Chicago isn’t in Florida, but issues of the competitiveness of our workforce, and education’s role in strengthening our workforce and making us competitive on a global scale are important to Chicagoans today. Here is an excellent interview with the Chair of the Children’s Movement of Florida about the Common Core, diversity and unity, and competition in a global economy.
New America Media, Interview, Khalil Abdullah,
David Lawrence, Jr., arrived in Miami in 1989 as an experienced newspaper journalist and continued his stellar career for another decade at the Miami Herald. He then retired to devote himself to improving the childhood years of America’s children. He chairs the Children’s Movement of Florida, a statewide, nonpartisan, advocacy organization that focuses on issues critical to the early stages of life. In an interview, which has been edited, with NAM editor Khalil Abdullah, Lawrence makes the case for why Floridians should adopt the Common Core State Standards.
What is your stance on Common Core?
I support Common Core totally. No question in my mind that if we are going to compete internationally as a country, we need national standards. States will continue to play the primary role in achieving this. Florida has had, as so many other states, a dust up over what’s happening here with Common Core. In Florida, we say Florida Standards. Our state has tinkered a bit with the Common Core State Standards, but I think they’re very closely aligned.
Is the controversy around Common Core driven by ideology?
Some people on the significant right have argued, ‘my gosh, this is a loss of freedoms.’ I don’t believe that for a second. I see no evidence of it whatsoever, and frankly, we’re going to lose our freedom if we become uncompetitive as a country.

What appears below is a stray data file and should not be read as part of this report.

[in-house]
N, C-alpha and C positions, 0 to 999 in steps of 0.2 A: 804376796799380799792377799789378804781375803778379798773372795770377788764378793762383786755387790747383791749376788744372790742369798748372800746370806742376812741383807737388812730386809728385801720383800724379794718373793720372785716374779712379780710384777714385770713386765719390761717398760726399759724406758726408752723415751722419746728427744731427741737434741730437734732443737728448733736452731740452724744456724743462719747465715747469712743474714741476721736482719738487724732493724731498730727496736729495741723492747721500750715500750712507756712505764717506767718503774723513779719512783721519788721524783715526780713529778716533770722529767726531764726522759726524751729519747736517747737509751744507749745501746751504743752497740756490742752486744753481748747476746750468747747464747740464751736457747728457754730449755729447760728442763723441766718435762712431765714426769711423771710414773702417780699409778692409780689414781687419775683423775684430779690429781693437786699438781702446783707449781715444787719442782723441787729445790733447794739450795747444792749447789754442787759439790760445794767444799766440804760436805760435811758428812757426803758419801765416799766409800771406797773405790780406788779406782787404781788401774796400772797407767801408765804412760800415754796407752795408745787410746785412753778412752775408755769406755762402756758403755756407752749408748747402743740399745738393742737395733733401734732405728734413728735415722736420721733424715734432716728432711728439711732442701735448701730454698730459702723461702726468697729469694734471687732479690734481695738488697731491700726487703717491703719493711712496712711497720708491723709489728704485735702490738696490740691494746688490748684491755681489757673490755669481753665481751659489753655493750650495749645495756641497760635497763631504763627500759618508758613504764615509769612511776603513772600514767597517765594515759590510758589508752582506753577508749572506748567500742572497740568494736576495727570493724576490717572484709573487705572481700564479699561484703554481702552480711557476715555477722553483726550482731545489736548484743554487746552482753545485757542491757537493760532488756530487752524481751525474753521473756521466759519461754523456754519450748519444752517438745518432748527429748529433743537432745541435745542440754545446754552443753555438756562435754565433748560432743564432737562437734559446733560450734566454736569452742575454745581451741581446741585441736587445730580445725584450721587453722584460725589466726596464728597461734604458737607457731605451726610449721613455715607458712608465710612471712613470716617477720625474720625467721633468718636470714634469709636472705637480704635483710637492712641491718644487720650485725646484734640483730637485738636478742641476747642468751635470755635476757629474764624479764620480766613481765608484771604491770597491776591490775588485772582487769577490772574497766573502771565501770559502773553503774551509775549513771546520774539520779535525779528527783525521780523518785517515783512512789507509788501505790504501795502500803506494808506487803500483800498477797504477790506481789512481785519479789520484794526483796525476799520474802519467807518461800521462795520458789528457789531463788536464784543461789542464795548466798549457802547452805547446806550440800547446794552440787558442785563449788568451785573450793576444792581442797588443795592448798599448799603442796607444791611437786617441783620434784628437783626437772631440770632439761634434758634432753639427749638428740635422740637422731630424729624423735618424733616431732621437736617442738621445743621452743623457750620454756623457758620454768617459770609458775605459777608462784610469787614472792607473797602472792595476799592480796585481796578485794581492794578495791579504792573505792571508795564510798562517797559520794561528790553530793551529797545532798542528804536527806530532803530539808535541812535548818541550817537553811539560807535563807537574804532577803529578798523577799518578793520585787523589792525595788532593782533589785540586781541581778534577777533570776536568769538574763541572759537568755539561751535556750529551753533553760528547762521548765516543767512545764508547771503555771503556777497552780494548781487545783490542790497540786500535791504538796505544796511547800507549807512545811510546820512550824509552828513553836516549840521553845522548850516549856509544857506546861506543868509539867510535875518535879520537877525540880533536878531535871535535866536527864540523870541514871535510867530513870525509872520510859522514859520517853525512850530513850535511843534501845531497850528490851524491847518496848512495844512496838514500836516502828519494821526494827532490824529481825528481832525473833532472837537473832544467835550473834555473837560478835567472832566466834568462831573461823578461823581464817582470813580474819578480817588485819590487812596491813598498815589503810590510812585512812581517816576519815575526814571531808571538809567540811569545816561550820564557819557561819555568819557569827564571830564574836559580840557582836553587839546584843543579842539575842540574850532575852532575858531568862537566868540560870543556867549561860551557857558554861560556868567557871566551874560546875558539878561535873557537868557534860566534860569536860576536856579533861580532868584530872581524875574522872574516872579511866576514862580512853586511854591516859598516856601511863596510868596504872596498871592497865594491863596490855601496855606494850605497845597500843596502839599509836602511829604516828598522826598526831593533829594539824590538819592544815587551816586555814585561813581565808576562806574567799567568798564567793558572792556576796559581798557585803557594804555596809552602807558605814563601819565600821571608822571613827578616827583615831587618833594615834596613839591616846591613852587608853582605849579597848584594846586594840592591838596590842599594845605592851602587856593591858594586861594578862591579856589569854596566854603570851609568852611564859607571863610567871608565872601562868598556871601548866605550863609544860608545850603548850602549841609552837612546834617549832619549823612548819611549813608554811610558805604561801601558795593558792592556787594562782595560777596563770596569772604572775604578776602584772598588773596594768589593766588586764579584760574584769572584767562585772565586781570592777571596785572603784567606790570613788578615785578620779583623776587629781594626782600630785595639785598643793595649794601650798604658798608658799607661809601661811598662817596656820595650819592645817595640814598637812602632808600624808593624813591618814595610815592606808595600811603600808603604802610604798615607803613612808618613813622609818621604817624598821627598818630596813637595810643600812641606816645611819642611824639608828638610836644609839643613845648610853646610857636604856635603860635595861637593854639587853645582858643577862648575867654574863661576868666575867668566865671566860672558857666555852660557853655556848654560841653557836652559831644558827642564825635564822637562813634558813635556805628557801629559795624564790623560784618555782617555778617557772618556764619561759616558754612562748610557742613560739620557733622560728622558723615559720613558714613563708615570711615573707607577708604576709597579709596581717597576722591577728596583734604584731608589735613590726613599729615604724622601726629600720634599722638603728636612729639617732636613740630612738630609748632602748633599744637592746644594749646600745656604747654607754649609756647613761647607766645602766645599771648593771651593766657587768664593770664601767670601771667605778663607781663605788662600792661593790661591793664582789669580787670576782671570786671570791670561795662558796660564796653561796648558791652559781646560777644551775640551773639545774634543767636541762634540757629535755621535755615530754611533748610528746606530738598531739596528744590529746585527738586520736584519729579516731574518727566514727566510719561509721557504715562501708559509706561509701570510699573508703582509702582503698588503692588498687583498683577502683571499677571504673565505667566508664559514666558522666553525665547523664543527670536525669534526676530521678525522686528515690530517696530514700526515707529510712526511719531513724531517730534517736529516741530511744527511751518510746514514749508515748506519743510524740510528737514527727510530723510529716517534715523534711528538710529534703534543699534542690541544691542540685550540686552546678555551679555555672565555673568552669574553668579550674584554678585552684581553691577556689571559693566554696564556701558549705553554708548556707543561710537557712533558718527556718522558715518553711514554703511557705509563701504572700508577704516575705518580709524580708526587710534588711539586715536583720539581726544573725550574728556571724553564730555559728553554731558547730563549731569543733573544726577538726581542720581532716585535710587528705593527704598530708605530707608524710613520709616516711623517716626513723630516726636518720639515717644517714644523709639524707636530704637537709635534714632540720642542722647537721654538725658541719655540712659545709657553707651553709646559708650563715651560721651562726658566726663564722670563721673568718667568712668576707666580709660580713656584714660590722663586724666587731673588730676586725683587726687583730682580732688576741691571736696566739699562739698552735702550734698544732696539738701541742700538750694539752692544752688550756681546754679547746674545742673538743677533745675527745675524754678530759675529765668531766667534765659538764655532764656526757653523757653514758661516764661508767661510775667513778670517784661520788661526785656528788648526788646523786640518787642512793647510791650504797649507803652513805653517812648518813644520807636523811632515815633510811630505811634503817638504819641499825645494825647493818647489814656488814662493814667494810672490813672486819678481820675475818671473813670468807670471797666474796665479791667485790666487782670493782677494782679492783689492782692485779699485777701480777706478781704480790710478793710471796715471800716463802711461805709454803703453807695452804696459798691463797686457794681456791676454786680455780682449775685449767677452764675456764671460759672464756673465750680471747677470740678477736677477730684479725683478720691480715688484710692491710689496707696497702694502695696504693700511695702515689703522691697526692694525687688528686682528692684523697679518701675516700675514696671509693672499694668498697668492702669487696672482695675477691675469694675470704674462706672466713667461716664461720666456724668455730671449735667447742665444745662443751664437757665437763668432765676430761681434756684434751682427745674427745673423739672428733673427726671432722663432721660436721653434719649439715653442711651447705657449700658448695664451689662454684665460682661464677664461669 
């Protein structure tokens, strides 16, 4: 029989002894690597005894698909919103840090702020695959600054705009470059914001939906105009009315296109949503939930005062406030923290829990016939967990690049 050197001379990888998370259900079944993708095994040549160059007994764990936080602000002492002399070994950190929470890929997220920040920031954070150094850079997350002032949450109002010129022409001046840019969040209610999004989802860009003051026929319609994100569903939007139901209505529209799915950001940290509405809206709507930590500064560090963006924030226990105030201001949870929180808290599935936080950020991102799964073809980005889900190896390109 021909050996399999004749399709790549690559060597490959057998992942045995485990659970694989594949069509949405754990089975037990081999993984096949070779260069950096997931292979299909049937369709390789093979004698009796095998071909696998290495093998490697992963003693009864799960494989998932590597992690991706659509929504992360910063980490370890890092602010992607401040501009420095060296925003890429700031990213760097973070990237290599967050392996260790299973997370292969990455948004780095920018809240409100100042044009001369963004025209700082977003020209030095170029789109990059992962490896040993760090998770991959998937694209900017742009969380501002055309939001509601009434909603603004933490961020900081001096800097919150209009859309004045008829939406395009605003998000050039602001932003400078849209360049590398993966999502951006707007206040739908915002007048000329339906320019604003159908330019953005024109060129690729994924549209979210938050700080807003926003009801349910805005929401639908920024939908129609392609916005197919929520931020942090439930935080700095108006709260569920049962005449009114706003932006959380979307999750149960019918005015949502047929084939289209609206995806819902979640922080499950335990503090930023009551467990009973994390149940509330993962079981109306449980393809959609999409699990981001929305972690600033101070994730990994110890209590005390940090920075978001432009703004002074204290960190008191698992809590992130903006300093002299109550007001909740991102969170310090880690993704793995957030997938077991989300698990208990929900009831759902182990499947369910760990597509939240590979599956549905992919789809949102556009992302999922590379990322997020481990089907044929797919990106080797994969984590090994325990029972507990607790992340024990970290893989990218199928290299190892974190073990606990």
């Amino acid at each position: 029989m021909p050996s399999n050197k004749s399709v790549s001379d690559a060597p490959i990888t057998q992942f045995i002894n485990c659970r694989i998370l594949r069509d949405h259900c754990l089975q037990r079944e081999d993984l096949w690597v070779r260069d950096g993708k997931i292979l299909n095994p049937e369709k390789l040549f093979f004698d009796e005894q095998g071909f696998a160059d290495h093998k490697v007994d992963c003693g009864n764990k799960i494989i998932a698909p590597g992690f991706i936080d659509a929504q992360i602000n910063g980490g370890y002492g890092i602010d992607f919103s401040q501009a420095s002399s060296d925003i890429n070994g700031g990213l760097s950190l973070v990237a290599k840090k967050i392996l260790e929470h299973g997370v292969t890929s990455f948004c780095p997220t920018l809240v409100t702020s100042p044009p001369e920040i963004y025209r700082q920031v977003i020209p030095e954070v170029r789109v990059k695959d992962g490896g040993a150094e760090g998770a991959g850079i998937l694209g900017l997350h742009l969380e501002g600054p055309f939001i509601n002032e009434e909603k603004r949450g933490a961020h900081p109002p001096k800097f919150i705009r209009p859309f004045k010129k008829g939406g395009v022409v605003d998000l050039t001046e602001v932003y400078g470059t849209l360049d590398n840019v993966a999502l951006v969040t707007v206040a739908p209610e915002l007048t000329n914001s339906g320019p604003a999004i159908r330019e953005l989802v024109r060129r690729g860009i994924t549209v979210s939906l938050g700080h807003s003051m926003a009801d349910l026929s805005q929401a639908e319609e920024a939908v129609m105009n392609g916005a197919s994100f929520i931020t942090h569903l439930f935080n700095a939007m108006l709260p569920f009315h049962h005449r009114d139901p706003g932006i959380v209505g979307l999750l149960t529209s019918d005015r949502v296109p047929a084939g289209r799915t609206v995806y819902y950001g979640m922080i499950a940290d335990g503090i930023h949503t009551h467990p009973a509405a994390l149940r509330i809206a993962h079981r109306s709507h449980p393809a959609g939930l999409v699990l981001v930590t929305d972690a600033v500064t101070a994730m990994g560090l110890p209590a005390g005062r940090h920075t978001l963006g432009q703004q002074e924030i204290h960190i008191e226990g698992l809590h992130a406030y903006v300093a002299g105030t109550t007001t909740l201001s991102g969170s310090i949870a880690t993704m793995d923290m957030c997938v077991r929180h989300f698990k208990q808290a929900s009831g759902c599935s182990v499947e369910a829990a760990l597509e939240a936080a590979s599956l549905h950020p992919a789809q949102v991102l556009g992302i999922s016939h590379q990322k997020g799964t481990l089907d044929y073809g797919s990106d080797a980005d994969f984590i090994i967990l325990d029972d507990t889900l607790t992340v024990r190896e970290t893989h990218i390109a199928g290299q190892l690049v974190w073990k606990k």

One of the saving graces in Florida has been Jeb Bush, the former governor, a Republican, who has strongly supported Common Core and, I think, who has served as cover for a lot of other people, particularly Republicans [to support it also].
Corporations have long been pressing states to focus on improving public education. Are we finally nearing the apex of public awareness about investing in this area?
There have been many reports and moments along this continuum. For instance, we had the Committee for Economic Development report, the Carnegie Commission Report on Higher Education; we had the moment of awareness about human brain development. In Florida, the Florida Chamber Foundation, which is a very key business group, announced an early childhood business alliance in April. That’s a very significant development.
Having said all that, we’re still fairly nascent in having people understand this issue, but the President, in his last two State of the Union messages, talked about [it]. Though nothing seems to be moving in Congress, the action, in any event, is going to be more in the states. What I most want is the President to continue to use his bully pulpit.
Business people complain frequently, as you’ve just noted, about the quality of graduates, little realizing it isn’t really about fixing college, or the 11th grade, or the seventh grade. It’s about investing early for the highest return on investment. If we understand that, we can make real progress.
Read the entire interview at: